Markdown and MDX

Markdown is a lightweight markup language used to format text. It allows you to write using plain text syntax and convert it to structurally valid HTML. It's commonly used for writing content on websites and blogs.

// You write
I **love** using [Next.js](

// Output HTML
  I <strong>love</strong> using <a href="">Next.js</a>
Deep Dive: How do you transform markdown into HTML?

React does not natively understand Markdown. The markdown plaintext needs to first be transformed into HTML. This can be accomplished with remark and rehype.

remark is an ecosystem of tools around markdown. rehype is the same, but for HTML. For example, the following code snippet transforms markdown into HTML:

import { unified } from 'unified';
import remarkParse from 'remark-parse';
import remarkRehype from 'remark-rehype';
import rehypeSanitize from 'rehype-sanitize';
import rehypeStringify from 'rehype-stringify';


async function main() {
  const file = await unified()
    .use(remarkParse) // Convert into markdown AST
    .use(remarkRehype) // Transform to HTML AST
    .use(rehypeSanitize) // Sanitize HTML input
    .use(rehypeStringify) // Convert AST into serialized HTML
    .process('# Hello, Next.js!');

  console.log(String(file)); // <h1>Hello, Next.js!</h1>

The remark and rehype ecosystem contains plugins for syntax highlighting, linking headings, generating a table of contents, and more.

When using @next/mdx as shown below, you do not need to use remark or rehype directly, as it is handled for you.


MDX is a superset of markdown that lets you write JSX directly in your markdown files. It is a powerful way to add dynamic interactivity and embed React components within your content.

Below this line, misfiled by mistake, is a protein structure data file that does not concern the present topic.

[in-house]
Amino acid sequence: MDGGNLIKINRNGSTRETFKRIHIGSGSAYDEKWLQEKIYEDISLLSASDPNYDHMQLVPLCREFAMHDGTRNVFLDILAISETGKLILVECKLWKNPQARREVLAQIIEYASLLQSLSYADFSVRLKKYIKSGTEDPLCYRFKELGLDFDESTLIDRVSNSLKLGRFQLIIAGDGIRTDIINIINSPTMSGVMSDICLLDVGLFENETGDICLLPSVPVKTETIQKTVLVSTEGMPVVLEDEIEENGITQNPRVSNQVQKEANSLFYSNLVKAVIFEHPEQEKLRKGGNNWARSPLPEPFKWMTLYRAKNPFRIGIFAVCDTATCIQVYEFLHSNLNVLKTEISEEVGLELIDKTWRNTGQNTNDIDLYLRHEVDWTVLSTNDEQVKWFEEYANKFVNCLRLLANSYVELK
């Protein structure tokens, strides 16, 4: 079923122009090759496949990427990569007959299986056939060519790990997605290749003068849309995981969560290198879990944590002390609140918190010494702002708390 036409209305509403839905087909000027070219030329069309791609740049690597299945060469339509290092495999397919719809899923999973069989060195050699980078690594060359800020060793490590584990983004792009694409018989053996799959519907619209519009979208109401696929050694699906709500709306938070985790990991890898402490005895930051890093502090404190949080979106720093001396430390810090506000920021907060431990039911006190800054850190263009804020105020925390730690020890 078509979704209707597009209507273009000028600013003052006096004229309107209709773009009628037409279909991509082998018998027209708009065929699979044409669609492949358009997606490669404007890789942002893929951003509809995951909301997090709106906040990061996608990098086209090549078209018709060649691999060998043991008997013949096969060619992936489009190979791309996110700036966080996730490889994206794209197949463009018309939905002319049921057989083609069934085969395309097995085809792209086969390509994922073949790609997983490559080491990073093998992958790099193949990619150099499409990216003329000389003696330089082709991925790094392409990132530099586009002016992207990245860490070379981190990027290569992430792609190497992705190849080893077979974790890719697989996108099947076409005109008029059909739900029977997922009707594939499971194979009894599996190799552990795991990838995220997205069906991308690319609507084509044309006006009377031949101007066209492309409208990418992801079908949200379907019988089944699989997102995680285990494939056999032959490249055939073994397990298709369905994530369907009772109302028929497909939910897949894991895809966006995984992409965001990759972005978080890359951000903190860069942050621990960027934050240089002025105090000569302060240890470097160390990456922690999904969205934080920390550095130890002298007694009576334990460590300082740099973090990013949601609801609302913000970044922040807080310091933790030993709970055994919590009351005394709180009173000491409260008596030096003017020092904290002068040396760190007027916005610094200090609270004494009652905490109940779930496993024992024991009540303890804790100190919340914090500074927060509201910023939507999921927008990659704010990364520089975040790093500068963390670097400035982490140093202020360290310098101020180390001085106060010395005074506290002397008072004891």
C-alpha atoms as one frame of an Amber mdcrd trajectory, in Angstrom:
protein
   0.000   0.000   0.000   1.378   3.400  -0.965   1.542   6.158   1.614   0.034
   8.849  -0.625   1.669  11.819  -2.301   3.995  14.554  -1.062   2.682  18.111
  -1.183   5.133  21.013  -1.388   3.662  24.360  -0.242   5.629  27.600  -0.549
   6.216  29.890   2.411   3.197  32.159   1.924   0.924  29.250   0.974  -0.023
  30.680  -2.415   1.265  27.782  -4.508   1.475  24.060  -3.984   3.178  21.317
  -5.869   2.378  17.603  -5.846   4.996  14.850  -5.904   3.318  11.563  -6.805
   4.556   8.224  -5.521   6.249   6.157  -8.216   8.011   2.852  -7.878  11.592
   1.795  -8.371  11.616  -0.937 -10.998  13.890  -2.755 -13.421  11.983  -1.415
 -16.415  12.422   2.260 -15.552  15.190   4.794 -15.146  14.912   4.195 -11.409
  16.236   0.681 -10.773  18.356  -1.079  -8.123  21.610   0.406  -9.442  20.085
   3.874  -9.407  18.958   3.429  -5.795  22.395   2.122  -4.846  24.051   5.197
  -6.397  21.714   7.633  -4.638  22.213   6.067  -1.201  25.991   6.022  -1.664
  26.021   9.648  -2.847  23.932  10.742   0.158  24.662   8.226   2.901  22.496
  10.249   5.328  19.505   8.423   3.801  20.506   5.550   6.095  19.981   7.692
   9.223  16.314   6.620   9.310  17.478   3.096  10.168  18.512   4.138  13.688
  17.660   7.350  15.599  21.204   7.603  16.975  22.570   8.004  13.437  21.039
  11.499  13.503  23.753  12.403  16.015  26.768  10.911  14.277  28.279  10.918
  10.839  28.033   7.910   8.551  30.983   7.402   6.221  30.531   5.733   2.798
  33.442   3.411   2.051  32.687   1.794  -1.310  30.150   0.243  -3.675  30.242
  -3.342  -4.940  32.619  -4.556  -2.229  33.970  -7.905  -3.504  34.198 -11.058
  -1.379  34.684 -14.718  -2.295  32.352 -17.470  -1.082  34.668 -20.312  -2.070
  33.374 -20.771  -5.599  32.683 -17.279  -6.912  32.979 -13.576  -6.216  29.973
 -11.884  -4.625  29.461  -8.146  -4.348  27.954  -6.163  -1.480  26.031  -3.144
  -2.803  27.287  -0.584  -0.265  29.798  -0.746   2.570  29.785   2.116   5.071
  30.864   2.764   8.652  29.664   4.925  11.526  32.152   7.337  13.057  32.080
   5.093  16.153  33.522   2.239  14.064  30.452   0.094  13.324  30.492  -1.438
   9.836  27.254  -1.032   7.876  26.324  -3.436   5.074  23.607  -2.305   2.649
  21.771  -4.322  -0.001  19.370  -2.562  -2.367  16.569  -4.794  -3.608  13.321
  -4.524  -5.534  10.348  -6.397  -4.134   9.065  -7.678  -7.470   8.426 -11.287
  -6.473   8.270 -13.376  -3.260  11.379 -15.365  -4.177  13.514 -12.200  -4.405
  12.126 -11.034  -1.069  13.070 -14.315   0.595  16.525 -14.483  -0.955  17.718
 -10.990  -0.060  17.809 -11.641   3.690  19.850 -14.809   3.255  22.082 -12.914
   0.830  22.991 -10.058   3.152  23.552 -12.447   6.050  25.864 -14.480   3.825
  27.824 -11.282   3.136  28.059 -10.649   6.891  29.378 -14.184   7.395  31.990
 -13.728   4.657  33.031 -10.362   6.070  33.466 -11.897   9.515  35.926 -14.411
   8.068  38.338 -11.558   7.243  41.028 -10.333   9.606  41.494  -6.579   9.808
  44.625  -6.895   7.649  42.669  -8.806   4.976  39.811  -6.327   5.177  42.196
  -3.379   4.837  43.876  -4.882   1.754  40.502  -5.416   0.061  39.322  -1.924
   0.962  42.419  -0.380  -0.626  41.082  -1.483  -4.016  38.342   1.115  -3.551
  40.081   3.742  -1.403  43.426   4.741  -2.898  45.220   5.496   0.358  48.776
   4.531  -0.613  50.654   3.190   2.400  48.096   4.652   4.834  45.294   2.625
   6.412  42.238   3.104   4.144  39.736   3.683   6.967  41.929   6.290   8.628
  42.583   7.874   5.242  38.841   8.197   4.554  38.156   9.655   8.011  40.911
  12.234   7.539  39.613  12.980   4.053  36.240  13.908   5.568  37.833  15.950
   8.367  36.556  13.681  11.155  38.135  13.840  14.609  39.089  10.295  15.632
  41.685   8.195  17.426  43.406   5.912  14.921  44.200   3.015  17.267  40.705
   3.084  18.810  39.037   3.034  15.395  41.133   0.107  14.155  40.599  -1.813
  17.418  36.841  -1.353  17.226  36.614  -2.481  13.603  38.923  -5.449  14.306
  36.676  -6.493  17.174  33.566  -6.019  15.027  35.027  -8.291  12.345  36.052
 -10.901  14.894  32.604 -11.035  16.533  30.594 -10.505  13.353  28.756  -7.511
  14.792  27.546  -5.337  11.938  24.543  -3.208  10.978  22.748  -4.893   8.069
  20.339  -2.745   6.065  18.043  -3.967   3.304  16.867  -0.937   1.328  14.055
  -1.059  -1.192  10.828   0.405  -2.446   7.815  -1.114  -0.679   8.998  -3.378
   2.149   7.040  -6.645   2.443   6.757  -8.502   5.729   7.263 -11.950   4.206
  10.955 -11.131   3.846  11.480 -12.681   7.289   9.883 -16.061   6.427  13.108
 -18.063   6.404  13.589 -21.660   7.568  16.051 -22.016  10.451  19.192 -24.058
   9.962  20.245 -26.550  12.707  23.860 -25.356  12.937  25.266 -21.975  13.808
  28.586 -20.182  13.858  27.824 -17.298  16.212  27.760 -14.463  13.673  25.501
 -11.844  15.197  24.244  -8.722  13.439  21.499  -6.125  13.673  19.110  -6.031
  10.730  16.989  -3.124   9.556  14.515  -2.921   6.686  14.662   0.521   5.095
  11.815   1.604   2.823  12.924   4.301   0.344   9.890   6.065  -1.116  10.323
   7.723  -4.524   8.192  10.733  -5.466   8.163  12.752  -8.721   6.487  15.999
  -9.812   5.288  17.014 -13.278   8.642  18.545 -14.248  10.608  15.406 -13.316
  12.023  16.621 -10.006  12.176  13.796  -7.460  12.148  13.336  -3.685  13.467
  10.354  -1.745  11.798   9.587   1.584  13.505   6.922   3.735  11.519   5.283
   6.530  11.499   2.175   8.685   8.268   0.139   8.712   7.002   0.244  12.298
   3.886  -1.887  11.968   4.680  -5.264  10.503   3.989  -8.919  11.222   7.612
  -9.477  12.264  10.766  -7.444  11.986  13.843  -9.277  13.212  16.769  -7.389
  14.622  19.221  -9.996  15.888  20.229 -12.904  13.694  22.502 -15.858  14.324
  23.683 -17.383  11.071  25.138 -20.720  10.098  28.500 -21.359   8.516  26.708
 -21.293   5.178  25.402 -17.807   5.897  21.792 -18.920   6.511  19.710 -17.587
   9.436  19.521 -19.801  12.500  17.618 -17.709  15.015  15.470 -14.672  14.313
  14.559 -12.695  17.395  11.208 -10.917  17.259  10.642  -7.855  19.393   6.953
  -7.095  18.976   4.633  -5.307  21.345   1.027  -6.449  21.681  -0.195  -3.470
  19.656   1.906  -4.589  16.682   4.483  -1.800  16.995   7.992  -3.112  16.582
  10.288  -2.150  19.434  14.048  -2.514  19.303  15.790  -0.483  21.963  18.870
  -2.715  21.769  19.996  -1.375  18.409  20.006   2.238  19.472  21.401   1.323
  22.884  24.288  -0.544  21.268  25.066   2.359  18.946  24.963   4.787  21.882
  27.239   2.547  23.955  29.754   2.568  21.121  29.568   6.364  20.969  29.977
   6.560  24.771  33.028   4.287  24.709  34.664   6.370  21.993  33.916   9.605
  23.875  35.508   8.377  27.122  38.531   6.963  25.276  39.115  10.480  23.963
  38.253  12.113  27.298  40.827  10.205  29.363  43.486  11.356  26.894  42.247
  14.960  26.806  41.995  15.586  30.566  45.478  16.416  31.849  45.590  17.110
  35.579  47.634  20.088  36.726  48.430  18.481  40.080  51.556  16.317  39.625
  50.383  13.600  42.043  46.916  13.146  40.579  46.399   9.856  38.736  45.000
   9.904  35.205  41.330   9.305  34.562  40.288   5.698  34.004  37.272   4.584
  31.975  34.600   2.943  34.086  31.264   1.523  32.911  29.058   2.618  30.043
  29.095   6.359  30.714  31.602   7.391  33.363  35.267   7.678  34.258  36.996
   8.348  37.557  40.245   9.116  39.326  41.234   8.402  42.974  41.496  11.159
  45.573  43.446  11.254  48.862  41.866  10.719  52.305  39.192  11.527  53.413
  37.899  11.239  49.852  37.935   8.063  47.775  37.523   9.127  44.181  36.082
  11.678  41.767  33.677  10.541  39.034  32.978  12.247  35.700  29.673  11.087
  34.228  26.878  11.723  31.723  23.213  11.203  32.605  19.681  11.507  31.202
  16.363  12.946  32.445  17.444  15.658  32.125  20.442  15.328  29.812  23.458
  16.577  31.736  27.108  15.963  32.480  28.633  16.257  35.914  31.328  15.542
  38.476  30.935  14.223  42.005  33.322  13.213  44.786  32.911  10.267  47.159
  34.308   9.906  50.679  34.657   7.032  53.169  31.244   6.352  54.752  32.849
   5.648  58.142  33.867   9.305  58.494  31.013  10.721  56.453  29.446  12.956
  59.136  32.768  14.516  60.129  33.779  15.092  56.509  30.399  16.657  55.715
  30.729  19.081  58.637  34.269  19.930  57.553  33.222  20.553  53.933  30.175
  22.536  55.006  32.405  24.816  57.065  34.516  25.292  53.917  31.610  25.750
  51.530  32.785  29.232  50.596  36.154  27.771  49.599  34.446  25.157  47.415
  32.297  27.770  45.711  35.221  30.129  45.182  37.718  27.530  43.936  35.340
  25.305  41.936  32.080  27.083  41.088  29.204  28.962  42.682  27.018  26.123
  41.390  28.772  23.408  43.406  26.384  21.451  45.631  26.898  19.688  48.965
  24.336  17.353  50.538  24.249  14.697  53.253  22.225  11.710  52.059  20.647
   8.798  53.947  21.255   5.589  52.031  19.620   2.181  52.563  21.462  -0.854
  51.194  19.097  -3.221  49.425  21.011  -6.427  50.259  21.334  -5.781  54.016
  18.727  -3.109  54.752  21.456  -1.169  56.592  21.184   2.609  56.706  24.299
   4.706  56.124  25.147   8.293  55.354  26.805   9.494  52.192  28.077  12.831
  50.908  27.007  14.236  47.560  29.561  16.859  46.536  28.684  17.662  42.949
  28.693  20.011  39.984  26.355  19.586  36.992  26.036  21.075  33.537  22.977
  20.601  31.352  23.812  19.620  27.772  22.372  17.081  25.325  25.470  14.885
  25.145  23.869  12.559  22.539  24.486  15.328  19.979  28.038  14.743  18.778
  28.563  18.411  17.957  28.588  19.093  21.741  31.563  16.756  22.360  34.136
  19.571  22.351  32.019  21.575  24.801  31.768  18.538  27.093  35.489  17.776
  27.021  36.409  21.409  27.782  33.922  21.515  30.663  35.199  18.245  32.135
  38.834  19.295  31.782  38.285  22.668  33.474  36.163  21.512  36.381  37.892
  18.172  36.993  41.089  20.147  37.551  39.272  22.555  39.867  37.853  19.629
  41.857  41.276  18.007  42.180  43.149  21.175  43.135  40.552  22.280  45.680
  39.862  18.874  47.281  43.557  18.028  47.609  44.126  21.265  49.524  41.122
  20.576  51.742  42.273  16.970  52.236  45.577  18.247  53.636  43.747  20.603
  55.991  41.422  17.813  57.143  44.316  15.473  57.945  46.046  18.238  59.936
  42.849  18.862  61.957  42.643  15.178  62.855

Next.js can support both local MDX content inside your application, as well as remote MDX files fetched dynamically on the server. The Next.js plugin handles tranforming Markdown and React components into HTML, including support for usage in Server Components (default in app).

Getting Started

To use Markdown and MDX in Next.js:

  1. Install the @next/mdx package:
npm install @next/mdx
  1. Create mdx-components.jsx in the root of your application (not inside app):
// This file allows you to provide custom React components
// to be used in MDX files. You can import and use any
// React component you want, including components from
// other libraries.
function H1({ children }) {
  // ...

function H2({ children }) {
  // ...

export function useMDXComponents(components) {
  return { h1: H1, h2: H2, ...components };
  1. Update next.config.js to use @next/mdx:
/** @type {import('next').NextConfig} */
const nextConfig = {
  experimental: {
    appDir: true,
    mdxRs: true,

const withMDX = require('@next/mdx')()
module.exports = withMDX(nextConfig)
  1. Add a new file with MDX content to your app directory:
// You can import and use React components
// import AnotherComponent from './component';

# Hello, Next.js!

Lorem ipsum dolor sit amet.

// <AnotherComponent />
  1. Import the MDX file inside a page to display the content:
import HelloWorld from './hello.mdx';

export default function Page() {
  return <HelloWorld />;

You can also use the following example which includes these steps.

Remote MDX

If your Markdown or MDX files do not live inside your application, you can fetch them dynamically on the server. This is useful for fetching content from a CMS or other data source.

There are two popular community packages for fetching MDX content: next-mdx-remote and contentlayer. For example, the following example uses next-mdx-remote:

Note: Please proceed with caution. MDX compiles to JavaScript and is executed on the server. You should only fetch MDX content from a trusted source, otherwise this can lead to remote code execution (RCE).

import { MDXRemote } from 'next-mdx-remote/rsc'

export default async function Home() {
  const res = await fetch('https://...')
  const markdown = await res.text()
  return <MDXRemote source={markdown} />;


To share a layout around MDX content, you can use the built-in layouts support.

Remark and Rehype Plugins

You can optionally provide remark and rehype plugins to transform the MDX content. For example, you can use remark-gfm to support GitHub Flavored Markdown.

Since the remark and rehype ecosystem is ESM only, you'll need to use next.config.mjs as the configuration file.

import addMdx from '@next/mdx';

addMdx(nextConfig, {
  options: {
    remarkPlugins: [],
    rehypePlugins: [],
    // If you use `MDXProvider`, uncomment the following line.
    // providerImportSource: "@mdx-js/react",

export default {
  pageExtensions: ['ts', 'tsx', 'js', 'jsx', 'mdx'],
  experimental: {
    appDir: true,
    mdxRs: true,